Established in 2009, Tarka Indian Kitchen is a fast-casual restaurant that started with one location in Austin, TX, by the same owners of The Clay Pit, the best Indian restaurant in town. As its name implies, it offers Indian food and has a relatively limited but perfectly balanced menu of curries, kabobs, and biryanis, all priced under $10, all served quickly. It may sound stupid or superficial but in my list of pros and cons for our recent move out of Austin was “Con: No more Tarka”. And it weighed heavily. The place is that good, that comfortable, and that accessible. Tarka now has four locations in Austin, one in San Antonio, and last month opened one in Houston. As part of their growth, Tarka has introduced a new identity designed by Pittsburgh, PA- and Honolulu, HI-based Wall-to-Wall Studios.
The name “Tarka” translates into the sizzle of freshly sauteed ingredients, a sound and aroma that welcomes diners. After opening the first location in 2009, numerous accolades and strong affinity relationships with customers helped fuel the restaurant’s growth. On the heels of its expansion, Tarka turned to W|W to help the business navigate a comprehensive rebranding initiative, such that all touch-points were aligned with the quality of food and experience delivered at the restaurant.
The Tarka logo is a bold, yet simple type-driven mark, partially inspired by Hindu Sanskrit alphabet. To take advantage of the branded touch points throughout the restaurant experience, W|W designed a set of graphic seals to augment the visual library, as well as a custom icon set and related pattern work. In addition to helping graphically extend the identity, the combination the seals and icons add clarity to the concept while supporting the menu navigation.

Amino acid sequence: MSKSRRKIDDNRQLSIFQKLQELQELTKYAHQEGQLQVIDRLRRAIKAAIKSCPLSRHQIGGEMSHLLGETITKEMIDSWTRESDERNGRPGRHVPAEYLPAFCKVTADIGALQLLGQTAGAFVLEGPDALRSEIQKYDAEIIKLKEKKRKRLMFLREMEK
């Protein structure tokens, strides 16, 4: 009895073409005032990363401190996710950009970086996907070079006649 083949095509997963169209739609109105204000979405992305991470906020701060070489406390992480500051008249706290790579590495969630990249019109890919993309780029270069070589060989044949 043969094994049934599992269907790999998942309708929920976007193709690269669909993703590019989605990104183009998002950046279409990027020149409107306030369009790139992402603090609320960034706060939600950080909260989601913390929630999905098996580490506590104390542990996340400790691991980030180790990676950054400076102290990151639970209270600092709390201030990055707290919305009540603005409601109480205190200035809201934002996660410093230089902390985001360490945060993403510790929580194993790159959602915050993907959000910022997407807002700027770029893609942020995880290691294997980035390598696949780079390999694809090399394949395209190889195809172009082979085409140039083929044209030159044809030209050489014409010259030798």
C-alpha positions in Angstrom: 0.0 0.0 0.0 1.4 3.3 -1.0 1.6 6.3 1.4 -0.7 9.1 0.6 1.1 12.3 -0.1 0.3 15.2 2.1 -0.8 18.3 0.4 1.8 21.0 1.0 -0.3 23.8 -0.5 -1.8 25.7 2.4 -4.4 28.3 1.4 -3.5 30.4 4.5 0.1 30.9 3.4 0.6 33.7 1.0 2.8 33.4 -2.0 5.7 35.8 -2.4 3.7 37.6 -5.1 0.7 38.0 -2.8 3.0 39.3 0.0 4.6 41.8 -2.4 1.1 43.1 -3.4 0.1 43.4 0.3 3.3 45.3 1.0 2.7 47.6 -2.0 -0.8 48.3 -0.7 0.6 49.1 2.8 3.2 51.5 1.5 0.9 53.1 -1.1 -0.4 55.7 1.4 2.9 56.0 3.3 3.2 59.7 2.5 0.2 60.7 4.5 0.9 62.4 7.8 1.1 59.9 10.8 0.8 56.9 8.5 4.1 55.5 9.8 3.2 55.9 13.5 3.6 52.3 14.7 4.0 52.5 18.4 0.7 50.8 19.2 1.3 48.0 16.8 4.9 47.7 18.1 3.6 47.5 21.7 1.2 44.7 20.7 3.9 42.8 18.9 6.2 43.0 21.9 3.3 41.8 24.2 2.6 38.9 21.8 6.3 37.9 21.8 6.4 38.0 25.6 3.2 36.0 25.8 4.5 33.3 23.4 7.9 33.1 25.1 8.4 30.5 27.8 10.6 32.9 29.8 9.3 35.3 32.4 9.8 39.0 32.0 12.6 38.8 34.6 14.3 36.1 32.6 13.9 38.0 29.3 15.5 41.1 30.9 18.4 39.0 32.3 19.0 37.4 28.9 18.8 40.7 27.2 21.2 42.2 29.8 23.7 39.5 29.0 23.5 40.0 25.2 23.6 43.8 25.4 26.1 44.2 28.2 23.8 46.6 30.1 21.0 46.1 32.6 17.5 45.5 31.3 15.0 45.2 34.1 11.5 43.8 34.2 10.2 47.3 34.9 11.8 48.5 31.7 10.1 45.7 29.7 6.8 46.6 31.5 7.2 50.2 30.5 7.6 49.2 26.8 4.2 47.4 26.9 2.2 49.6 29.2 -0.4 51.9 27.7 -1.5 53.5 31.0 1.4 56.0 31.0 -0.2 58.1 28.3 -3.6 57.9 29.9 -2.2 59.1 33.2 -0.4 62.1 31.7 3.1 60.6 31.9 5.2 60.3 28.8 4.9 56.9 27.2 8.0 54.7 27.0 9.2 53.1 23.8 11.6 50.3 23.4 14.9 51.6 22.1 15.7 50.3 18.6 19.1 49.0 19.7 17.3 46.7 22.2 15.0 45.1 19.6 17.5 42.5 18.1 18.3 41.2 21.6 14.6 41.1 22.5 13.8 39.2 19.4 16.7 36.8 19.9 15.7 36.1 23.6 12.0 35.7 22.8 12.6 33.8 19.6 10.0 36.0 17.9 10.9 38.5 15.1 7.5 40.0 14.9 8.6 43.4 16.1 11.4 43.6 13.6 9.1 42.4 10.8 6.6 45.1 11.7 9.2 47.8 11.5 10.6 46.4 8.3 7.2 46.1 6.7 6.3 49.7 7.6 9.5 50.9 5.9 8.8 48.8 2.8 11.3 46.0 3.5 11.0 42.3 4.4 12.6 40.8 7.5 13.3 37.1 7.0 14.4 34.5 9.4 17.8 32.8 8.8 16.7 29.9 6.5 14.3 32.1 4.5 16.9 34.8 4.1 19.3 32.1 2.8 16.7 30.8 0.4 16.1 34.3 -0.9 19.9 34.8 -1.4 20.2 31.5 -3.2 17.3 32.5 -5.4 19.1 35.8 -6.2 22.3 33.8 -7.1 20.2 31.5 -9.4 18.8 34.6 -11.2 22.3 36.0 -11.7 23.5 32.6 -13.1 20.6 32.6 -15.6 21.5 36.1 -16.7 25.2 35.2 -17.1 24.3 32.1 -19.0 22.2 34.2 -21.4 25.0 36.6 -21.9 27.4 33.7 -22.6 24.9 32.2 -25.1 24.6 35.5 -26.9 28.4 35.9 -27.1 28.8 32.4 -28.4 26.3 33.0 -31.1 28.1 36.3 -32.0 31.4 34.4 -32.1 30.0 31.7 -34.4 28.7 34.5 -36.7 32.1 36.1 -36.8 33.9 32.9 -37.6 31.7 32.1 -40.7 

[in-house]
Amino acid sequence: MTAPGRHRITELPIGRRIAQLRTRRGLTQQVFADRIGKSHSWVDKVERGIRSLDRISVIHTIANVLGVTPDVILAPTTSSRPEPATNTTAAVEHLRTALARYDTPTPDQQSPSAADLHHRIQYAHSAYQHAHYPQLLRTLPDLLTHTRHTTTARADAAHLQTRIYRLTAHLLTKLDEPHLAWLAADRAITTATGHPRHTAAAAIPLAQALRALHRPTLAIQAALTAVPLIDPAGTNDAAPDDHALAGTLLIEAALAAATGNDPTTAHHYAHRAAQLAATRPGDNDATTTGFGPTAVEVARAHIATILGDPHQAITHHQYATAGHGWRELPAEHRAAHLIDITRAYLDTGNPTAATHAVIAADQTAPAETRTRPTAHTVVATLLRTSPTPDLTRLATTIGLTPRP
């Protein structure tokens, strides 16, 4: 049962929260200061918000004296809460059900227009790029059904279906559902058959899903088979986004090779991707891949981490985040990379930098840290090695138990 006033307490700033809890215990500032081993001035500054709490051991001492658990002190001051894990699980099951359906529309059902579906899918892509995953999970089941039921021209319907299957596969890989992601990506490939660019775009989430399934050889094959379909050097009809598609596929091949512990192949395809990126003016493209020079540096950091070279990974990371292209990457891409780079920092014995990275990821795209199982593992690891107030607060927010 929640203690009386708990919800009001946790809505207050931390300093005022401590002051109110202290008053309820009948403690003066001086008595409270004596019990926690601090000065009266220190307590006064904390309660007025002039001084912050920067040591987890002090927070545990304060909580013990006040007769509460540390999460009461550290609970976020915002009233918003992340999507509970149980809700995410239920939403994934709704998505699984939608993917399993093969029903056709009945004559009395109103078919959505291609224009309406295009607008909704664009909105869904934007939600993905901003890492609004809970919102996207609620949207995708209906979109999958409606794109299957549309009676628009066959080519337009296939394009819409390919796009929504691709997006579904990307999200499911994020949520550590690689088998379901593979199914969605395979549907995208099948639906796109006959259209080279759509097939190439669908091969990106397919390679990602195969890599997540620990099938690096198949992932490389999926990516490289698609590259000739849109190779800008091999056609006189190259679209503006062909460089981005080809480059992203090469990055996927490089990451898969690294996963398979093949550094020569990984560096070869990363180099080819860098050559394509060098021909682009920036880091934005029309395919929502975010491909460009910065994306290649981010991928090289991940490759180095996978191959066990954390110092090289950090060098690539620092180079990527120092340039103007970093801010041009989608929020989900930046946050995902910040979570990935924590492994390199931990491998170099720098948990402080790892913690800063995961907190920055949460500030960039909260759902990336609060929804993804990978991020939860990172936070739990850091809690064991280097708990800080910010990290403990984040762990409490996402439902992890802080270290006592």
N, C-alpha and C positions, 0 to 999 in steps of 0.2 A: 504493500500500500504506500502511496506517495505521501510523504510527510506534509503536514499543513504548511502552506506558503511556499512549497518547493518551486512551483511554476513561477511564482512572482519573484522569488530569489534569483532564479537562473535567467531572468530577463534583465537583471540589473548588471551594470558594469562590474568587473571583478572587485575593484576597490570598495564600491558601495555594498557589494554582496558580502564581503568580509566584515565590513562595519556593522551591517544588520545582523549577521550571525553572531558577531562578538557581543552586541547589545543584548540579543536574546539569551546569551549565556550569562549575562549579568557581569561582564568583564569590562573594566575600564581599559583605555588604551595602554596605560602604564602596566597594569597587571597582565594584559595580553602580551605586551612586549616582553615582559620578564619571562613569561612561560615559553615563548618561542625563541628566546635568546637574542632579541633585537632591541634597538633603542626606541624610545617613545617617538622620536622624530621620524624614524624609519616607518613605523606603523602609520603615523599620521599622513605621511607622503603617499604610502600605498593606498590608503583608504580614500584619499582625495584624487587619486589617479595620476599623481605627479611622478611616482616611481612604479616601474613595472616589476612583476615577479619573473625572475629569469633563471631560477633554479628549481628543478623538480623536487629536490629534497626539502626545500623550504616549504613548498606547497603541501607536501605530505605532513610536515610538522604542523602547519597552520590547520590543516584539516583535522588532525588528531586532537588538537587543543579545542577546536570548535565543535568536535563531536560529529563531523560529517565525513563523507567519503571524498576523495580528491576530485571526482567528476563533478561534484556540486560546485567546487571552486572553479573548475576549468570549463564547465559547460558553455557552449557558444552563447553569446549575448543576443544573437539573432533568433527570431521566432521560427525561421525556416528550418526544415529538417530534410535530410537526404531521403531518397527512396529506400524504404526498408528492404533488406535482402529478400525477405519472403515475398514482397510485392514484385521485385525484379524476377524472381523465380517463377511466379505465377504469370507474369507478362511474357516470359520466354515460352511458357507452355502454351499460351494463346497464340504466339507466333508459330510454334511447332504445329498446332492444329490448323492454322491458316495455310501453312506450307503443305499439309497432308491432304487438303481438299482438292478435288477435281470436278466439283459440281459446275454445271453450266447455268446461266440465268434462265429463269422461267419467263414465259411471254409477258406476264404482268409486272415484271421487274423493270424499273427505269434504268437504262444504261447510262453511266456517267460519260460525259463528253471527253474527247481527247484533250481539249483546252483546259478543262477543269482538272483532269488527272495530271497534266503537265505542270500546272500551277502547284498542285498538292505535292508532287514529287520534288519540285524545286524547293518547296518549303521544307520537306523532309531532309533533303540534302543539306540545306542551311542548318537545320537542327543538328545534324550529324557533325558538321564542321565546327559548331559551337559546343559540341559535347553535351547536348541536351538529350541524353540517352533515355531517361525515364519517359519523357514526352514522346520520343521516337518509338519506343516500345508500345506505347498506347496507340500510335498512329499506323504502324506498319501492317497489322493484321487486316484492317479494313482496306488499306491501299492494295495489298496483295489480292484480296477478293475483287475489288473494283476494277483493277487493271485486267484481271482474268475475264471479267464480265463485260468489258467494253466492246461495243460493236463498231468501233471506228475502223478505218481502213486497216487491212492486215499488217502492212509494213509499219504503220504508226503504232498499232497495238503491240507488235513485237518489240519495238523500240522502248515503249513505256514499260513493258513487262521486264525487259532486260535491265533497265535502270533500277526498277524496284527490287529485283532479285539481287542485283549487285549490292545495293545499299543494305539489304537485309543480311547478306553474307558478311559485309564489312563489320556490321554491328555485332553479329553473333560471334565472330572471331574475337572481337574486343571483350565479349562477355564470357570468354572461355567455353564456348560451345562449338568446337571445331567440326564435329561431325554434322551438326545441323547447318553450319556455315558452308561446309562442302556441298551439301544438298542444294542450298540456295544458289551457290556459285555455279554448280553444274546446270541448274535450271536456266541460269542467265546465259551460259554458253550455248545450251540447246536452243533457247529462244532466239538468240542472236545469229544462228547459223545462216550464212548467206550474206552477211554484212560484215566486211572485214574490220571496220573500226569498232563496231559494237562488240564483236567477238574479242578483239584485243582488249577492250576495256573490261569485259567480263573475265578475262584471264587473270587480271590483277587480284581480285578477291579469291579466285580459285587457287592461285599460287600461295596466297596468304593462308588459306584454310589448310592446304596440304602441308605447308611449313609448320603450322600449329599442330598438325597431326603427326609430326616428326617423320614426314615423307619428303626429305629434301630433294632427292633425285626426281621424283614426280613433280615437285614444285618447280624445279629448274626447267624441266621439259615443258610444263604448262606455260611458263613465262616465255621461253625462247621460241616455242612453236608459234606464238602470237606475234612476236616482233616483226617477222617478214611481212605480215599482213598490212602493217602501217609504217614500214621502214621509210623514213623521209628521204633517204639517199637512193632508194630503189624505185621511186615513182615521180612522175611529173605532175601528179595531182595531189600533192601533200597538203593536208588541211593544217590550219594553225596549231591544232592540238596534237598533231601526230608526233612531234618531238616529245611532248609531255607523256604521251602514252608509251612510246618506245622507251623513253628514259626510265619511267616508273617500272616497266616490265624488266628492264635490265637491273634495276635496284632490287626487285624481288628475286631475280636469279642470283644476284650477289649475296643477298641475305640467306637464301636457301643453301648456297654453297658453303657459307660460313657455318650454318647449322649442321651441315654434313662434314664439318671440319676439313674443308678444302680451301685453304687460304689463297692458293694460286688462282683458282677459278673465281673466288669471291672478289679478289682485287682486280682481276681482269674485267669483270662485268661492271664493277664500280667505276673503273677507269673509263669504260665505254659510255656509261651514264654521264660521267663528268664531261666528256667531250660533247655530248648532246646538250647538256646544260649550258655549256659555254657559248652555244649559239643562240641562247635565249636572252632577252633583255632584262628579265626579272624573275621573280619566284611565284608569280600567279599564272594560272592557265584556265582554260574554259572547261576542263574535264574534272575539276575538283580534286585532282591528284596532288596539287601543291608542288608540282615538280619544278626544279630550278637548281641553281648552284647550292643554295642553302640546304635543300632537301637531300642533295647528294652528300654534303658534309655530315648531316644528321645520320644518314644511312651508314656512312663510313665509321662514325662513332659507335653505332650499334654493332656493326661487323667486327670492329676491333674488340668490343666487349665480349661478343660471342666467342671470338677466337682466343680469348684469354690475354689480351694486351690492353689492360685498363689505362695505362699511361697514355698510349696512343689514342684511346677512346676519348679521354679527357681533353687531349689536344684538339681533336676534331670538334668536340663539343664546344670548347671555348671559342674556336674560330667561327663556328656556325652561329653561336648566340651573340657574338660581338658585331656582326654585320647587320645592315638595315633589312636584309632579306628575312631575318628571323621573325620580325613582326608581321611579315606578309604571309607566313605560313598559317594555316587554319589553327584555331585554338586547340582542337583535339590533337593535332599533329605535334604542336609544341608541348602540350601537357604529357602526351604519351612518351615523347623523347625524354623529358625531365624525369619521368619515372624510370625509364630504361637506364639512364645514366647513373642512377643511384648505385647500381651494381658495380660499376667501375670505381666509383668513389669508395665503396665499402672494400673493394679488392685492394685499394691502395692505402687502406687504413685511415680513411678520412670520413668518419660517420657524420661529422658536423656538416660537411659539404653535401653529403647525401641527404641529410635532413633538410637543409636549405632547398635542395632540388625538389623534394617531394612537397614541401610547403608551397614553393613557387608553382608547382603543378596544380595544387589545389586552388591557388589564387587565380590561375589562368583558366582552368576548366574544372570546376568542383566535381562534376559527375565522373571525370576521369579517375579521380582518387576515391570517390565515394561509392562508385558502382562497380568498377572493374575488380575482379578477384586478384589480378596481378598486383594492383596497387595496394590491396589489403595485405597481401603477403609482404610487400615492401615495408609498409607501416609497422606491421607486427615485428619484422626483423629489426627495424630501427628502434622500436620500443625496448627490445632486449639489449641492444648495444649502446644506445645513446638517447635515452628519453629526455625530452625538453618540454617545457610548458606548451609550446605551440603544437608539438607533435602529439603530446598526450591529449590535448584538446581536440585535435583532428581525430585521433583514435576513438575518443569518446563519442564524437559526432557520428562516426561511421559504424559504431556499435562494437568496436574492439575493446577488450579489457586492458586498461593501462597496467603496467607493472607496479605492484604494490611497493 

The old logo fell within the unfortunate genre of Shitty Logos for Amazing Restaurants - logos that, when you see them from the street while looking for a place to eat, do not beckon you to enter their premises, but after you leave you are left wondering how such a tasty place has a such a bad logo. The grungy, super letter-spaced serif was very awkward and unappealing while the garlic and chili pepper diacritics were almost comical. The new logo is much more interesting and more indicative that something peculiar is going on with this place. The thick line running across the wordmark is a reference to Sanskrit alphabet, that has that same strong horizontal line among all of its characters. While I don’t exactly love the Pirelli-esque “T”, the way the letters all lock into place is pretty satisfying and I really like how the angled strokes in the “R” and “k” are handled, giving it a slightly vernacular feel.
The logo is complemented by a small set of seals/badges — and perhaps more can be added down the road — that add some visual sizzle and more references to Indian motifs. The seals could be pushed a little more to make them more ornate and provide a better contrast with the logo. In other words: more spinning mandala, less Draplin-esque thick lines.
The identity starts to veer off in slightly awkward ways with the addition of half-a-dozen fonts which, in principle, there is nothing wrong with that, but those inline and stencil choices feel more like they should be in one of the recent sports identities. It also maybe starts to get too clever for its own good as their pun game is not as strong as their tikka masala.
Nonetheless, there is a great infusion of graphic flair that better conveys the nom-nom richness of this place and gives the growing chain a more identifiable identity.
Thanks to Crystal Glover for the tip.